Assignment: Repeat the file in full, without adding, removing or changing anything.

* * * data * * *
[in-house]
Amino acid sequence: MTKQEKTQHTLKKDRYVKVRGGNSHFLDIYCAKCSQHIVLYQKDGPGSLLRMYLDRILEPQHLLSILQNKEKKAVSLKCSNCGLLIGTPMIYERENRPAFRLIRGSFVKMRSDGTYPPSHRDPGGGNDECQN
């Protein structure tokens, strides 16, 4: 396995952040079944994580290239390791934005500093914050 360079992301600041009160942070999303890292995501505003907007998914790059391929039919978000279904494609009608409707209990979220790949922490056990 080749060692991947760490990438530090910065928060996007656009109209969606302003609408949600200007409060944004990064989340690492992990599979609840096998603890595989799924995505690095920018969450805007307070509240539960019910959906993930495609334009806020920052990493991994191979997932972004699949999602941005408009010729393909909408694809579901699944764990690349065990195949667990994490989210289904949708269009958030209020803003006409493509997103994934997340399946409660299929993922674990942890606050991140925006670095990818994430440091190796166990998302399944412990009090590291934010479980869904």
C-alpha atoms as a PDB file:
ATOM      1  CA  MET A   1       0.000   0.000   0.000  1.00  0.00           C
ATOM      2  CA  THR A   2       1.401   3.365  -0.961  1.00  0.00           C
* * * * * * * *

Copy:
[in-house]
Amino acid sequence: MTKQEKTQHTLKKDRYVKVRGGNSHFLDIYCAKCSQHIVLYQKDGPGSLLRMYLDRILEPQHLLSILQNKEKKAVSLKCSNCGLLIGTPMIYERENRPAFRLIRGSFVKMRSDGTYPPSHRDPGGGNDECQN
């Protein structure tokens, strides 16, 4: 396995952040079944994580290239390791934005500093914050 360079992301600041009160942070999303890292995501505003907007998914790059391929039919978000279904494609009608409707209990979220790949922490056990 080749060692991947760490990438530090910065928060996007656009109209969606302003609408949600200007409060944004990064989340690492992990599979609840096998603890595989799924995505690095920018969450805007307070509240539960019910959906993930495609334009806020920052990493991994191979997932972004699949999602941005408009010729393909909408694809579901699944764990690349065990195949667990994490989210289904949708269009958030209020803003006409493509997103994934997340399946409660299929993922674990942890606050991140925006670095990818994430440091190796166990998302399944412990009090590291934010479980869904």
C-alpha atoms as a PDB file:
ATOM      1  CA  MET A   1       0.000   0.000   0.000  1.00  0.00           C
ATOM      2  CA  THR A   2       1.401   3.365  -0.961  1.00  0.00           C